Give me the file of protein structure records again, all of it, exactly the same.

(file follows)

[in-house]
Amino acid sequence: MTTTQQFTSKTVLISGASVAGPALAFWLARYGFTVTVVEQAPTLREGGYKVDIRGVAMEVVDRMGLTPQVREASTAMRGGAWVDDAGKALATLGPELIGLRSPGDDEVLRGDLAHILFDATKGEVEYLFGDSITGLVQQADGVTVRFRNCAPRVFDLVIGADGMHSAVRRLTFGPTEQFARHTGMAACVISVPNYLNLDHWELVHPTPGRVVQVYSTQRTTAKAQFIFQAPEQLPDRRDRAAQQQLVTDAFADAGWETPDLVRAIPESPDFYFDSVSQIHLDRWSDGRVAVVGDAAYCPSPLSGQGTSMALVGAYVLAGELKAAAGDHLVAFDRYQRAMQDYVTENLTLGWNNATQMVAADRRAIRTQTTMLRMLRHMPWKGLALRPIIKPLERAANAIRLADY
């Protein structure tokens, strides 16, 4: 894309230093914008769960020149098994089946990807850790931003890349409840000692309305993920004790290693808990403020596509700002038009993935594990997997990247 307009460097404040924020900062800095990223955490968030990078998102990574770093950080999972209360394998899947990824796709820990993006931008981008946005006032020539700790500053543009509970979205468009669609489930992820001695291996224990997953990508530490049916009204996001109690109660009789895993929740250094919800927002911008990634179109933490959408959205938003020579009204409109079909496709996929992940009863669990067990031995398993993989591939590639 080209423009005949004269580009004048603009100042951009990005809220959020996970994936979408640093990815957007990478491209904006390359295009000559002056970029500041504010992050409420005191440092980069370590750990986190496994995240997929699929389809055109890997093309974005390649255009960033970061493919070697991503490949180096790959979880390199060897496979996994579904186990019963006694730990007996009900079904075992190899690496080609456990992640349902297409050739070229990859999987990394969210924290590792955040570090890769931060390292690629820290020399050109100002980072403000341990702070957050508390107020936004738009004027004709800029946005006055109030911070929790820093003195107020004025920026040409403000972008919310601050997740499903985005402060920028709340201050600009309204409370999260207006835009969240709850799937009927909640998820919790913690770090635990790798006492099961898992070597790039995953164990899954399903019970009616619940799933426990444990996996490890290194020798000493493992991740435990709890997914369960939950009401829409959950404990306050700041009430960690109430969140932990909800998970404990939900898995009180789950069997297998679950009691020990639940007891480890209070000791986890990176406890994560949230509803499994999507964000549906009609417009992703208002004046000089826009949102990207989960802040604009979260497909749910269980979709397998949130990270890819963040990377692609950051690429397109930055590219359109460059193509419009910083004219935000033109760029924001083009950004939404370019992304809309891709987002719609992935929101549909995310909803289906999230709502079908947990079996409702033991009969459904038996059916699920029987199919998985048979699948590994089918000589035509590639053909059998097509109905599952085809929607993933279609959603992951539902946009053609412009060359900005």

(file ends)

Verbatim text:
[in-house]
Amino acid sequence: MTTTQQFTSKTVLISGASVAGPALAFWLARYGFTVTVVEQAPTLREGGYKVDIRGVAMEVVDRMGLTPQVREASTAMRGGAWVDDAGKALATLGPELIGLRSPGDDEVLRGDLAHILFDATKGEVEYLFGDSITGLVQQADGVTVRFRNCAPRVFDLVIGADGMHSAVRRLTFGPTEQFARHTGMAACVISVPNYLNLDHWELVHPTPGRVVQVYSTQRTTAKAQFIFQAPEQLPDRRDRAAQQQLVTDAFADAGWETPDLVRAIPESPDFYFDSVSQIHLDRWSDGRVAVVGDAAYCPSPLSGQGTSMALVGAYVLAGELKAAAGDHLVAFDRYQRAMQDYVTENLTLGWNNATQMVAADRRAIRTQTTMLRMLRHMPWKGLALRPIIKPLERAANAIRLADY
């Protein structure tokens, strides 16, 4: 894309230093914008769960020149098994089946990807850790931003890349409840000692309305993920004790290693808990403020596509700002038009993935594990997997990247 307009460097404040924020900062800095990223955490968030990078998102990574770093950080999972209360394998899947990824796709820990993006931008981008946005006032020539700790500053543009509970979205468009669609489930992820001695291996224990997953990508530490049916009204996001109690109660009789895993929740250094919800927002911008990634179109933490959408959205938003020579009204409109079909496709996929992940009863669990067990031995398993993989591939590639 080209423009005949004269580009004048603009100042951009990005809220959020996970994936979408640093990815957007990478491209904006390359295009000559002056970029500041504010992050409420005191440092980069370590750990986190496994995240997929699929389809055109890997093309974005390649255009960033970061493919070697991503490949180096790959979880390199060897496979996994579904186990019963006694730990007996009900079904075992190899690496080609456990992640349902297409050739070229990859999987990394969210924290590792955040570090890769931060390292690629820290020399050109100002980072403000341990702070957050508390107020936004738009004027004709800029946005006055109030911070929790820093003195107020004025920026040409403000972008919310601050997740499903985005402060920028709340201050600009309204409370999260207006835009969240709850799937009927909640998820919790913690770090635990790798006492099961898992070597790039995953164990899954399903019970009616619940799933426990444990996996490890290194020798000493493992991740435990709890997914369960939950009401829409959950404990306050700041009430960690109430969140932990909800998970404990939900898995009180789950069997297998679950009691020990639940007891480890209070000791986890990176406890994560949230509803499994999507964000549906009609417009992703208002004046000089826009949102990207989960802040604009979260497909749910269980979709397998949130990270890819963040990377692609950051690429397109930055590219359109460059193509419009910083004219935000033109760029924001083009950004939404370019992304809309891709987002719609992935929101549909995310909803289906999230709502079908947990079996409702033991009969459904038996059916699920029987199919998985048979699948590994089918000589035509590639053909059998097509109905599952085809929607993933279609959603992951539902946009053609412009060359900005």